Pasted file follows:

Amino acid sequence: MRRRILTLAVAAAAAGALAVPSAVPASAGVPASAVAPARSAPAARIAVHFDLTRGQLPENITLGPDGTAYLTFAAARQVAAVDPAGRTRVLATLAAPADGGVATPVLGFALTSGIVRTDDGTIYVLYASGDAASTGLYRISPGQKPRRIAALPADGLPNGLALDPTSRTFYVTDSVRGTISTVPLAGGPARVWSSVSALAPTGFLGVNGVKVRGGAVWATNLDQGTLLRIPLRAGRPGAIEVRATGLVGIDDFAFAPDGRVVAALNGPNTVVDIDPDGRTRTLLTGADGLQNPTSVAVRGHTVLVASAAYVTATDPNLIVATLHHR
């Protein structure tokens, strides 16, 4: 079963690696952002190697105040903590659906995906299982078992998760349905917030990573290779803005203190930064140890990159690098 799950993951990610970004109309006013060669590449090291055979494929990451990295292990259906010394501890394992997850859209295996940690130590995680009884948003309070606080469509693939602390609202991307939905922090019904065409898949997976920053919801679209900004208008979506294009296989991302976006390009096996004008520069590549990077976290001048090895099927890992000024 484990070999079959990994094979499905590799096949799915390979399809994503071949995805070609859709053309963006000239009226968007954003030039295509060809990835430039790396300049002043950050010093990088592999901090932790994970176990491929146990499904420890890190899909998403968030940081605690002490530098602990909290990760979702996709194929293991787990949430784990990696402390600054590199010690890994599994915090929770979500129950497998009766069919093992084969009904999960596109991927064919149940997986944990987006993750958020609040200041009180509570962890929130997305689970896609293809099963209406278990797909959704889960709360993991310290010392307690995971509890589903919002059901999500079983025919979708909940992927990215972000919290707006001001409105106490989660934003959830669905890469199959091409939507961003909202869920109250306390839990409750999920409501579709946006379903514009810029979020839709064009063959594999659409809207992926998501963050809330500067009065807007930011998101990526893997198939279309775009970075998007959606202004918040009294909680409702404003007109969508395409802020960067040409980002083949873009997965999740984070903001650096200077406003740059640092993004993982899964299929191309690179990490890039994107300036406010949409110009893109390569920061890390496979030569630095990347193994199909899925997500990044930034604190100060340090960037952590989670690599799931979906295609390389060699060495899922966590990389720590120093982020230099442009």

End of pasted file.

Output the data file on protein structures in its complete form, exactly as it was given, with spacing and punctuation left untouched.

Amino acid sequence: MRRRILTLAVAAAAAGALAVPSAVPASAGVPASAVAPARSAPAARIAVHFDLTRGQLPENITLGPDGTAYLTFAAARQVAAVDPAGRTRVLATLAAPADGGVATPVLGFALTSGIVRTDDGTIYVLYASGDAASTGLYRISPGQKPRRIAALPADGLPNGLALDPTSRTFYVTDSVRGTISTVPLAGGPARVWSSVSALAPTGFLGVNGVKVRGGAVWATNLDQGTLLRIPLRAGRPGAIEVRATGLVGIDDFAFAPDGRVVAALNGPNTVVDIDPDGRTRTLLTGADGLQNPTSVAVRGHTVLVASAAYVTATDPNLIVATLHHR
């Protein structure tokens, strides 16, 4: 079963690696952002190697105040903590659906995906299982078992998760349905917030990573290779803005203190930064140890990159690098 799950993951990610970004109309006013060669590449090291055979494929990451990295292990259906010394501890394992997850859209295996940690130590995680009884948003309070606080469509693939602390609202991307939905922090019904065409898949997976920053919801679209900004208008979506294009296989991302976006390009096996004008520069590549990077976290001048090895099927890992000024 484990070999079959990994094979499905590799096949799915390979399809994503071949995805070609859709053309963006000239009226968007954003030039295509060809990835430039790396300049002043950050010093990088592999901090932790994970176990491929146990499904420890890190899909998403968030940081605690002490530098602990909290990760979702996709194929293991787990949430784990990696402390600054590199010690890994599994915090929770979500129950497998009766069919093992084969009904999960596109991927064919149940997986944990987006993750958020609040200041009180509570962890929130997305689970896609293809099963209406278990797909959704889960709360993991310290010392307690995971509890589903919002059901999500079983025919979708909940992927990215972000919290707006001001409105106490989660934003959830669905890469199959091409939507961003909202869920109250306390839990409750999920409501579709946006379903514009810029979020839709064009063959594999659409809207992926998501963050809330500067009065807007930011998101990526893997198939279309775009970075998007959606202004918040009294909680409702404003007109969508395409802020960067040409980002083949873009997965999740984070903001650096200077406003740059640092993004993982899964299929191309690179990490890039994107300036406010949409110009893109390569920061890390496979030569630095990347193994199909899925997500990044930034604190100060340090960037952590989670690599799931979906295609390389060699060495899922966590990389720590120093982020230099442009």